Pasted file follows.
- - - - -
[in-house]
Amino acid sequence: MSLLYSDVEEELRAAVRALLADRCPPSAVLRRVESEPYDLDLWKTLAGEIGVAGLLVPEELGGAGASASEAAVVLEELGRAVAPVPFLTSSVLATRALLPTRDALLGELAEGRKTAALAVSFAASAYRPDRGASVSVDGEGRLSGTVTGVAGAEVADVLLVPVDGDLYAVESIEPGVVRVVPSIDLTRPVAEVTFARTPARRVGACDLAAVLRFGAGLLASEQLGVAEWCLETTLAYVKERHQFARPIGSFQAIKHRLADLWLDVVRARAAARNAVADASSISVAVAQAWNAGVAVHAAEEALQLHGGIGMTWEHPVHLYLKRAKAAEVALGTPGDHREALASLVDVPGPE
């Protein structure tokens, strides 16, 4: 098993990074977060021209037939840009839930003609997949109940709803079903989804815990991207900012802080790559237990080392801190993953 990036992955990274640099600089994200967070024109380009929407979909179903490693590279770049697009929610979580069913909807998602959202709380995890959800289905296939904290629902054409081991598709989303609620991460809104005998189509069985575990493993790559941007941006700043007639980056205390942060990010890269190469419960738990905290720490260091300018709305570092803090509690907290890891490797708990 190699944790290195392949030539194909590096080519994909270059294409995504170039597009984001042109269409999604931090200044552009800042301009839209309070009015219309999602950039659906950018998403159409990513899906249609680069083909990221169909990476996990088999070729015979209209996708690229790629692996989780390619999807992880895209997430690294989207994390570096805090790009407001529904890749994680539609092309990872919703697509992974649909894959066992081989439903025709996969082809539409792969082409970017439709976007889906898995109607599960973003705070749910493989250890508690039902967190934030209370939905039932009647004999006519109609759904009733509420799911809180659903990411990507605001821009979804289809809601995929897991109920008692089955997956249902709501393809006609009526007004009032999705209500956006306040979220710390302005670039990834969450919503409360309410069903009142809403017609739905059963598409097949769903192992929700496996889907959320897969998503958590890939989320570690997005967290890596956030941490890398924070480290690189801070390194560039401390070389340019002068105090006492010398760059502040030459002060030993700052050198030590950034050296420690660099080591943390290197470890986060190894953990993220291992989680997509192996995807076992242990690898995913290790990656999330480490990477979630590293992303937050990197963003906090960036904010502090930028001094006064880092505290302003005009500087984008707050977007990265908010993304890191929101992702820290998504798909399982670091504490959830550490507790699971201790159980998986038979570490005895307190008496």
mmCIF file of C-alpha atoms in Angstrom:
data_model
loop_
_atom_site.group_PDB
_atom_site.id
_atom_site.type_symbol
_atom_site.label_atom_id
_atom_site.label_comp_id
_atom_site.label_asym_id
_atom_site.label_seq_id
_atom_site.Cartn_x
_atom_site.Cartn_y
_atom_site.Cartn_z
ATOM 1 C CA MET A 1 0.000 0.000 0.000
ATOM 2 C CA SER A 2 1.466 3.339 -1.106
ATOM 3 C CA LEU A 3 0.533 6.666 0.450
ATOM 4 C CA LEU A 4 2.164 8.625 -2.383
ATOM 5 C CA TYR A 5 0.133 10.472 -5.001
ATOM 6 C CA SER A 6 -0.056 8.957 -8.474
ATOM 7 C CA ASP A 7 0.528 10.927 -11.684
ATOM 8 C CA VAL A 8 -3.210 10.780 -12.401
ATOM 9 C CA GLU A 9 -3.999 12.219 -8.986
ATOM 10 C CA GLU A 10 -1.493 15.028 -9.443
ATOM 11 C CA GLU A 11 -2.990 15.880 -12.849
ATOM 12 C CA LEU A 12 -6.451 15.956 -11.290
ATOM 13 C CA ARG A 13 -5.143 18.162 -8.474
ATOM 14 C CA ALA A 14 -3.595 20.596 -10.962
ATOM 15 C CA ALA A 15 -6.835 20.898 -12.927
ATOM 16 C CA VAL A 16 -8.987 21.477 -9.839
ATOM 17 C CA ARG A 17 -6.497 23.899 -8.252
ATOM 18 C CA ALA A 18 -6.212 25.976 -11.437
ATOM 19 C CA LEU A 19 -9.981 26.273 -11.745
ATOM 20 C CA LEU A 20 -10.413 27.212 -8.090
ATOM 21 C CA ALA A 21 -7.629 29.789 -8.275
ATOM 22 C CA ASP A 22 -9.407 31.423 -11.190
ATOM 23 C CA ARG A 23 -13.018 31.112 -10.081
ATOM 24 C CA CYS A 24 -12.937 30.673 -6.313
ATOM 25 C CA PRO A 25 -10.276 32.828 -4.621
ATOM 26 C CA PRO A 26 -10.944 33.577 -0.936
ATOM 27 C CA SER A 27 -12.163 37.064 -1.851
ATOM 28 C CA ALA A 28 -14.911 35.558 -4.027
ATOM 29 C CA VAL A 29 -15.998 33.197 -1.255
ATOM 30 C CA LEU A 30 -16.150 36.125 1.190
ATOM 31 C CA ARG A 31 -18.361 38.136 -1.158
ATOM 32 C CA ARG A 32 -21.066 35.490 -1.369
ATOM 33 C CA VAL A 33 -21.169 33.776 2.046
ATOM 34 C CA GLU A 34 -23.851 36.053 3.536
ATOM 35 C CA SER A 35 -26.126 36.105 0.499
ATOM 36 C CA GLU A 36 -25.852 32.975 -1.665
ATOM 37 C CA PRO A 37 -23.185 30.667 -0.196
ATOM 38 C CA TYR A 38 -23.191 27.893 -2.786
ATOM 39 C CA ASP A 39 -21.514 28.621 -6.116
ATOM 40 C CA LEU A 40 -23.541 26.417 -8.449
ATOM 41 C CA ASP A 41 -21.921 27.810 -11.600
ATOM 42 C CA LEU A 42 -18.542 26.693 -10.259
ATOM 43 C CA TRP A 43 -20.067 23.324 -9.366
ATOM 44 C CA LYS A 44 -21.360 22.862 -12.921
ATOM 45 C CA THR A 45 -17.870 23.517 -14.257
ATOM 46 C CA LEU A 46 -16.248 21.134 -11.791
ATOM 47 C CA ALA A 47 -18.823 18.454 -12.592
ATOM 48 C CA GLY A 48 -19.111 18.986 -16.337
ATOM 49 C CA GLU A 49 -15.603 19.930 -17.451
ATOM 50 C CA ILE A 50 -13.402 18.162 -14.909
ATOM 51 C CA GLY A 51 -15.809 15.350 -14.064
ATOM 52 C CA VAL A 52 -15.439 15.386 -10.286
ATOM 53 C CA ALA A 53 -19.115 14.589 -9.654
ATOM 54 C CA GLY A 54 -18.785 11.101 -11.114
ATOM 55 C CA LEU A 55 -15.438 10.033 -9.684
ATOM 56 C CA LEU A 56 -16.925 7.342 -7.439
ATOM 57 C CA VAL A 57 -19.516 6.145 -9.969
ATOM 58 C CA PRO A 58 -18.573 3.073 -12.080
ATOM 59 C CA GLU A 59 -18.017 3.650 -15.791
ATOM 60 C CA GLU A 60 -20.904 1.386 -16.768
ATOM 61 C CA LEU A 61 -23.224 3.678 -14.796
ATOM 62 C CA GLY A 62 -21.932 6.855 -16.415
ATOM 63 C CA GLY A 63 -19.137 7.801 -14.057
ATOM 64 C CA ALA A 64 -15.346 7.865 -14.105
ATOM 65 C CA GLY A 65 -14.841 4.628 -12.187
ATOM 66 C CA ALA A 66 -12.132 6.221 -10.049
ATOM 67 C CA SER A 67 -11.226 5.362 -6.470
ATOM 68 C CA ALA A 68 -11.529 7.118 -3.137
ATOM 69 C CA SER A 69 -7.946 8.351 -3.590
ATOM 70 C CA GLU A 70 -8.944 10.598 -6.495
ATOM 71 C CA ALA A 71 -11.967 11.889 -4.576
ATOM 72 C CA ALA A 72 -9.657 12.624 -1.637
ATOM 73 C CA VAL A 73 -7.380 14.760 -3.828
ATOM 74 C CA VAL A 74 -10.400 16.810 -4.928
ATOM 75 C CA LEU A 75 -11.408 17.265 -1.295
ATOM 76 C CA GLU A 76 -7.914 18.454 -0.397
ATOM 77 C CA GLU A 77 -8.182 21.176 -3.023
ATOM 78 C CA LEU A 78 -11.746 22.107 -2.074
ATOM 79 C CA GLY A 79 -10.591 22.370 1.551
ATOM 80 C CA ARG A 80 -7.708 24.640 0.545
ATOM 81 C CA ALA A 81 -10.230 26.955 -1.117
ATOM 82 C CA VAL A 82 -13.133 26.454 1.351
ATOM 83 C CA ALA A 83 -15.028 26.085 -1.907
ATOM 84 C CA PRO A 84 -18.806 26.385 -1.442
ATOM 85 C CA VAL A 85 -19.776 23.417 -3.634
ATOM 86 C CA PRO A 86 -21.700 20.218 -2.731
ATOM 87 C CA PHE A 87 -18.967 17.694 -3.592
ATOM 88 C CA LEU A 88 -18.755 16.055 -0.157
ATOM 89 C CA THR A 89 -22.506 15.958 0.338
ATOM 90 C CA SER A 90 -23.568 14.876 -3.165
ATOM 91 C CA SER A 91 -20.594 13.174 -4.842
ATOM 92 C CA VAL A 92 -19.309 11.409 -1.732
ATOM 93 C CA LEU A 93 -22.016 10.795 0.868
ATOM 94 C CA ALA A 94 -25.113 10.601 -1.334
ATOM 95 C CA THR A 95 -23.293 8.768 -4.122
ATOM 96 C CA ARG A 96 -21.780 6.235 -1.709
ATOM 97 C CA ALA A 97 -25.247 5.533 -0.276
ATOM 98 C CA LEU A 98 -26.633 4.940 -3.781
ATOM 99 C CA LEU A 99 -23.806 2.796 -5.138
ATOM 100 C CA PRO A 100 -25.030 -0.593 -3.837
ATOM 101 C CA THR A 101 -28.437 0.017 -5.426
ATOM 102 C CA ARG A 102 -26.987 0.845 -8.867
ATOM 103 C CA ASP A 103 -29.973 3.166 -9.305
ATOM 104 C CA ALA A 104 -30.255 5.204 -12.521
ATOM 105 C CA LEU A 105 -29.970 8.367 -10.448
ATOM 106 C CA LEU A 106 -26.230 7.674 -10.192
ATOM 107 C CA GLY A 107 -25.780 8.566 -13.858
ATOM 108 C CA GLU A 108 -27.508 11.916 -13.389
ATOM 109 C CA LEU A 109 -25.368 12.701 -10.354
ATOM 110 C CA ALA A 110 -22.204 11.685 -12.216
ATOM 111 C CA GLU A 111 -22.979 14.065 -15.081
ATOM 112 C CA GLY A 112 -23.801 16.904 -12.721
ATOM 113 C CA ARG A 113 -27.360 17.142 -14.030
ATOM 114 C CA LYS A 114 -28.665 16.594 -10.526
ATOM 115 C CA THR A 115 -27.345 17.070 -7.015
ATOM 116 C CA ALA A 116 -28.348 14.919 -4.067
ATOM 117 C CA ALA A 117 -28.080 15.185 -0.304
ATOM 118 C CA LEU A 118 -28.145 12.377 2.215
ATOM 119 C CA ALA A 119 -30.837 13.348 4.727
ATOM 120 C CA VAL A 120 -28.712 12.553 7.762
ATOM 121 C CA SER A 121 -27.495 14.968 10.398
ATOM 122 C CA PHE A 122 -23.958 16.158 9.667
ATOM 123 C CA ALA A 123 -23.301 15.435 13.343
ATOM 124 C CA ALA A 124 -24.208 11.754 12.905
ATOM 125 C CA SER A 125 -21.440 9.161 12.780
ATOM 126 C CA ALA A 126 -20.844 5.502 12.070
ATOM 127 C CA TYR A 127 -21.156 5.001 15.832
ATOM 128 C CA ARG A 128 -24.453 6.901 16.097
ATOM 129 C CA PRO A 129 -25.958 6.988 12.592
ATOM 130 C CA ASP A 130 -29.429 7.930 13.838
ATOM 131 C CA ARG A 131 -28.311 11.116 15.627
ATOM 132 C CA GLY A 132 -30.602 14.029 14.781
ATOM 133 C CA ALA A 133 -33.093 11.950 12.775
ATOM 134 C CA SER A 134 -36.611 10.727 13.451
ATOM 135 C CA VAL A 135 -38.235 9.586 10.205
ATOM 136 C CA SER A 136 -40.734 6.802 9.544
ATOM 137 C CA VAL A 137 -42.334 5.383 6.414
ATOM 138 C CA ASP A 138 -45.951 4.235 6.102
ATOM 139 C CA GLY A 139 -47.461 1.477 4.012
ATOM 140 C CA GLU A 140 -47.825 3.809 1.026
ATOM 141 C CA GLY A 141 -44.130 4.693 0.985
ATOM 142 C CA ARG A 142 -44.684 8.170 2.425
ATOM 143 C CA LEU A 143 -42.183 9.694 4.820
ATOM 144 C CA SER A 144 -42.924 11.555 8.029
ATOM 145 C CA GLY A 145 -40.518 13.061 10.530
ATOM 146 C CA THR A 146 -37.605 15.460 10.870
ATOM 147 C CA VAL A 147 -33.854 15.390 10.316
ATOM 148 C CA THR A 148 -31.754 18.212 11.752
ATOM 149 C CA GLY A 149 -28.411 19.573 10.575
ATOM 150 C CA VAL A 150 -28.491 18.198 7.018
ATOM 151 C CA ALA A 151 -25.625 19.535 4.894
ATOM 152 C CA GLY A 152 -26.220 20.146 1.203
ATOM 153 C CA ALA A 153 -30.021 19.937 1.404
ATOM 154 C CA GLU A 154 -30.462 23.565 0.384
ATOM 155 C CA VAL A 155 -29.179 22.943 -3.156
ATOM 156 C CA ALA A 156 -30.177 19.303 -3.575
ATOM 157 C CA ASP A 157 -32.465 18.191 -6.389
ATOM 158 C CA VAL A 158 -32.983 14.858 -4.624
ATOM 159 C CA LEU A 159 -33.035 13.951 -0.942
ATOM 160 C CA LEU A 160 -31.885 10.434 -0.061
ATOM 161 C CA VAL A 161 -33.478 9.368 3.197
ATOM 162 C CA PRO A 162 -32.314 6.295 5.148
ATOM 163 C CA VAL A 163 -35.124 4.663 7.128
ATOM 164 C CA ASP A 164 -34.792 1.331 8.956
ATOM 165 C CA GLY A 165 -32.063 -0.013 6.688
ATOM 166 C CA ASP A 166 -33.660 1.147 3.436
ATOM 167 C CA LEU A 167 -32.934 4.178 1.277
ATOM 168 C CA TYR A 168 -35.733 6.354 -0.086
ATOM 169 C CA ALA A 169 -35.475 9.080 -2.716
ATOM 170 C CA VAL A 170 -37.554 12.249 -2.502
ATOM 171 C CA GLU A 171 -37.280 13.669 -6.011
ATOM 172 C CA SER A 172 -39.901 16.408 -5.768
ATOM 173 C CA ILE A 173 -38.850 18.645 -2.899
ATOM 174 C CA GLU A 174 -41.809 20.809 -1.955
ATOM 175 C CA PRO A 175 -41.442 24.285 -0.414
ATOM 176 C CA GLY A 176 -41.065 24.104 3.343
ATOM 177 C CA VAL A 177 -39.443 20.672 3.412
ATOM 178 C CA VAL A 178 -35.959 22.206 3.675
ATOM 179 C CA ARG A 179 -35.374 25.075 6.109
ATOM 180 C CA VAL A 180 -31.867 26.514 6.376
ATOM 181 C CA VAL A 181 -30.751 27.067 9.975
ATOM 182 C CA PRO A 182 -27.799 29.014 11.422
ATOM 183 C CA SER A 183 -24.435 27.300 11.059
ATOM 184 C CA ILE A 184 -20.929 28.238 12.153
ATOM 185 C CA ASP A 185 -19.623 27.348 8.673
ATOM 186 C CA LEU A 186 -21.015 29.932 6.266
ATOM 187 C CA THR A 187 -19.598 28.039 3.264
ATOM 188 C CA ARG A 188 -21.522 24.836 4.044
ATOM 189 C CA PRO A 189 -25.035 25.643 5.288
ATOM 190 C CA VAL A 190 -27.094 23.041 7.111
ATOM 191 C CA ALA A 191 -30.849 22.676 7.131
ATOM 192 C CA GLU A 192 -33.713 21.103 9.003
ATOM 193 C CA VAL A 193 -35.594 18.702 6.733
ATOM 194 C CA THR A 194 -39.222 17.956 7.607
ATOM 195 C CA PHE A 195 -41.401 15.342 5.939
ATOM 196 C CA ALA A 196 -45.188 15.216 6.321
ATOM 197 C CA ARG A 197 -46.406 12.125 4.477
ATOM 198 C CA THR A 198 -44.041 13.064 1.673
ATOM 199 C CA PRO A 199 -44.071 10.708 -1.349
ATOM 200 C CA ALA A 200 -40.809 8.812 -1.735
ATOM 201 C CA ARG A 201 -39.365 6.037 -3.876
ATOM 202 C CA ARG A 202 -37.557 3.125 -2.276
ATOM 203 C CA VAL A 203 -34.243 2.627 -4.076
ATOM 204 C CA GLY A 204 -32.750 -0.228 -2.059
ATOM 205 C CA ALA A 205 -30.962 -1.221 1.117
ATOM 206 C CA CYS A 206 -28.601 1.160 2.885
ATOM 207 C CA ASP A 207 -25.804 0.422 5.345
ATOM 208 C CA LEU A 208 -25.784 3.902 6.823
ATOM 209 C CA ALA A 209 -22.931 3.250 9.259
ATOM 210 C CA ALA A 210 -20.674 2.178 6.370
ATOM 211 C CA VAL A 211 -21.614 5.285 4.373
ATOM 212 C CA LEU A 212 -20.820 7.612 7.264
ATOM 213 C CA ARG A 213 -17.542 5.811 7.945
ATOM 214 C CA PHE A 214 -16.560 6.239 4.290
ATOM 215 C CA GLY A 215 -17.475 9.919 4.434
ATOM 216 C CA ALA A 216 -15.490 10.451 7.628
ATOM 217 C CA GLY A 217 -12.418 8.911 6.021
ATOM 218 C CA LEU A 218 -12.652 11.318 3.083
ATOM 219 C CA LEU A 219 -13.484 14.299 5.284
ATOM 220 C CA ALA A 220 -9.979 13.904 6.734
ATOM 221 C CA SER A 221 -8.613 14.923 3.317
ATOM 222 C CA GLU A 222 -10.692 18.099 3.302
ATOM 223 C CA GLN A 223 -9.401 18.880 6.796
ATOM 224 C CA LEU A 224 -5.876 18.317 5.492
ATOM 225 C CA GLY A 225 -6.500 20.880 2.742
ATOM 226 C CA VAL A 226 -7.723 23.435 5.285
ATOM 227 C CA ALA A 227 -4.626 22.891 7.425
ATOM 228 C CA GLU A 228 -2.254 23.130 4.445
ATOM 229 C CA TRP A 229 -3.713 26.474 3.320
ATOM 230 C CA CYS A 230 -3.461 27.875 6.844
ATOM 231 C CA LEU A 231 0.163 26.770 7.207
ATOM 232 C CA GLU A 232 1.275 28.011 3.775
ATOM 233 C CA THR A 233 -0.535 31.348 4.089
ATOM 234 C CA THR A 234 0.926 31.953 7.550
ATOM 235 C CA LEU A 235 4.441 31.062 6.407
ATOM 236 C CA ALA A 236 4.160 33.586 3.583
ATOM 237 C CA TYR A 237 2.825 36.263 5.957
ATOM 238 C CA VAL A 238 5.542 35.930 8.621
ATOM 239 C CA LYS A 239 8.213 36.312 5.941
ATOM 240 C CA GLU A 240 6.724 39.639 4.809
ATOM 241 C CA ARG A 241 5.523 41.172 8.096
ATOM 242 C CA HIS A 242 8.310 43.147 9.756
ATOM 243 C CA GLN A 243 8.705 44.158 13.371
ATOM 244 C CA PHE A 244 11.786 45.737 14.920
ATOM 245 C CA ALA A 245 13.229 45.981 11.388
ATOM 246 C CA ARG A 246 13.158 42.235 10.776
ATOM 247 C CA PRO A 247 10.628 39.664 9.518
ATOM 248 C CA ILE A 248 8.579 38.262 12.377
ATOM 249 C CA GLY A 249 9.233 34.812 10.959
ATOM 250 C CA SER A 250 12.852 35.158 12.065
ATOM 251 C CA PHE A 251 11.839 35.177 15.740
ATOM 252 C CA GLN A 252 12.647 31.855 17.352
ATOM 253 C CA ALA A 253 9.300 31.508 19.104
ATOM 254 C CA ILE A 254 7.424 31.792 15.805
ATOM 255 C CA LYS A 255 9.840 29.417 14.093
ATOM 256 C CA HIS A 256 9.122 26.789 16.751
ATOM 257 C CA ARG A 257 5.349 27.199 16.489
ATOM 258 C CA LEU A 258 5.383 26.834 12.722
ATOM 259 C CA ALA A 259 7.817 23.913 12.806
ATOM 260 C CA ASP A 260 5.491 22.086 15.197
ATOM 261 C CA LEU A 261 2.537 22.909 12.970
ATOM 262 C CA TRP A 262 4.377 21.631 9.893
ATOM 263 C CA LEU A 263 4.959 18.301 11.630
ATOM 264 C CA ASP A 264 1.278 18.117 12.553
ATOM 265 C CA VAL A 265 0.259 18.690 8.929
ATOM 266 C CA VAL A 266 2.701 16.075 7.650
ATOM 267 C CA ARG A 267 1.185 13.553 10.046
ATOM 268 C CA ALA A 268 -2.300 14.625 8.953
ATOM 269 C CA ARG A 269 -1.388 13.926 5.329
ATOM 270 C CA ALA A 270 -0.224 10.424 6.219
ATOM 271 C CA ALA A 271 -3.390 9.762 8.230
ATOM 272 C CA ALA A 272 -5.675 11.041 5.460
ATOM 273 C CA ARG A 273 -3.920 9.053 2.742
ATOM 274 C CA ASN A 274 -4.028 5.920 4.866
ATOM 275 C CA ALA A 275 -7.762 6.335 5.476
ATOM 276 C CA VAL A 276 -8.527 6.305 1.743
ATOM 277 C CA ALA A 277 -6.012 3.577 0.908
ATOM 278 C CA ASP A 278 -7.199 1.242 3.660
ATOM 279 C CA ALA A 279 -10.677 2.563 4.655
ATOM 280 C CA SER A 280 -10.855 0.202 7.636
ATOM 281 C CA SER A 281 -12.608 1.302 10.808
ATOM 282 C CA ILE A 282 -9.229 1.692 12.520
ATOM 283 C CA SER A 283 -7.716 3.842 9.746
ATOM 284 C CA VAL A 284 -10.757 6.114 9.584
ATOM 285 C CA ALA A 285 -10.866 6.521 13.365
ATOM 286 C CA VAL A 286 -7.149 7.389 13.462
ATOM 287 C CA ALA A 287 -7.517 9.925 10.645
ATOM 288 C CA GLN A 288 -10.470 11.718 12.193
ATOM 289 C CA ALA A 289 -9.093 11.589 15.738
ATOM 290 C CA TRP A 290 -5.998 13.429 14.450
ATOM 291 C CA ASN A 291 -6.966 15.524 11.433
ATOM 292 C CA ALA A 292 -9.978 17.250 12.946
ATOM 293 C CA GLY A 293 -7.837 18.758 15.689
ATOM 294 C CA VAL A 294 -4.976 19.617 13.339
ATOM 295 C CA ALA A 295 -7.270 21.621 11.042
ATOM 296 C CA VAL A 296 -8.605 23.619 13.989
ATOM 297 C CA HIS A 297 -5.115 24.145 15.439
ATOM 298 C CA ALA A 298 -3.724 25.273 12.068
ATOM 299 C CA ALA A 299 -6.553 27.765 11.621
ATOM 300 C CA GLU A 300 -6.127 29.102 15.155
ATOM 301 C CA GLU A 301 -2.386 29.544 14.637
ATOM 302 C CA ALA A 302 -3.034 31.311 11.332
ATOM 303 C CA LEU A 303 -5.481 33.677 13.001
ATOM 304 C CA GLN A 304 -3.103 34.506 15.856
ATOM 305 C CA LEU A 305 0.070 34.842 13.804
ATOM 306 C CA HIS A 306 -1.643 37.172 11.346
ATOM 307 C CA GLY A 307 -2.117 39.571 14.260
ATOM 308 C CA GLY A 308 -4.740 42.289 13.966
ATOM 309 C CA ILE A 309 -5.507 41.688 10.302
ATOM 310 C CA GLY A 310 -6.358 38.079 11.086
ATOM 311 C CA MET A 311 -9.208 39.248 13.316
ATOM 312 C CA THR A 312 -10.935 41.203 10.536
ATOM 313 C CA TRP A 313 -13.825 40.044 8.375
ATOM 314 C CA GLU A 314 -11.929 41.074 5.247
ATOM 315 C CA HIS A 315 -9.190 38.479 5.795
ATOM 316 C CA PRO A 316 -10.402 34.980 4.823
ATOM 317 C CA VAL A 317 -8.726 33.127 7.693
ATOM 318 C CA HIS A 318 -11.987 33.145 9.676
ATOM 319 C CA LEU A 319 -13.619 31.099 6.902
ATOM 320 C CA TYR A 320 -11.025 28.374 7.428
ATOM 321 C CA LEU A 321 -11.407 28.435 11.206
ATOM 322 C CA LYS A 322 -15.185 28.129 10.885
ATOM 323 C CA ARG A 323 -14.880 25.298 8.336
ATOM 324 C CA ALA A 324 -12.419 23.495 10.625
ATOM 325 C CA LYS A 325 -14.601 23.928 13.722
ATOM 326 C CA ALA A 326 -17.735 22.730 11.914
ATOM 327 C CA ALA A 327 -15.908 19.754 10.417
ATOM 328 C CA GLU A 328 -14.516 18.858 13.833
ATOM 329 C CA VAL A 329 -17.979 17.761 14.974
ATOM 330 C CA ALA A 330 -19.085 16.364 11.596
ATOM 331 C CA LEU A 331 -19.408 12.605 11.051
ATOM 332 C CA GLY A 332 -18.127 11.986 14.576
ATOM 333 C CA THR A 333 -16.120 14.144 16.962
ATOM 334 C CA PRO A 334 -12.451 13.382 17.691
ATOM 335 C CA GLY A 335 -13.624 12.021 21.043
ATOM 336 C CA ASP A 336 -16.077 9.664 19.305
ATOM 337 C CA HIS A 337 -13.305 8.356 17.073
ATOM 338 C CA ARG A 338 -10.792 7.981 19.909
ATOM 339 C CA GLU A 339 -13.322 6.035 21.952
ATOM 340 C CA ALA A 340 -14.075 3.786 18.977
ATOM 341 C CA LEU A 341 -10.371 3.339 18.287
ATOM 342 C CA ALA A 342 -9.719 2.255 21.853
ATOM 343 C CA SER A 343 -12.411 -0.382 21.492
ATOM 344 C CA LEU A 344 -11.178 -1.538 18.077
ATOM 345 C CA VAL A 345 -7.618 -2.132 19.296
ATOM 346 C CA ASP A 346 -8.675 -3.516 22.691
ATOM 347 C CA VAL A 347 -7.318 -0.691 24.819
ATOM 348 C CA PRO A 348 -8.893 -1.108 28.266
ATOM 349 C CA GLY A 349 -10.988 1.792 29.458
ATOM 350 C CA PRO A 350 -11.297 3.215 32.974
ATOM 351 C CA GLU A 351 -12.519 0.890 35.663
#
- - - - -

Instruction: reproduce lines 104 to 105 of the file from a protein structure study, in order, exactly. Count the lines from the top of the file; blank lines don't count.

ATOM 88 C CA LEU A 88 -18.755 16.055 -0.157
ATOM 89 C CA THR A 89 -22.506 15.958 0.338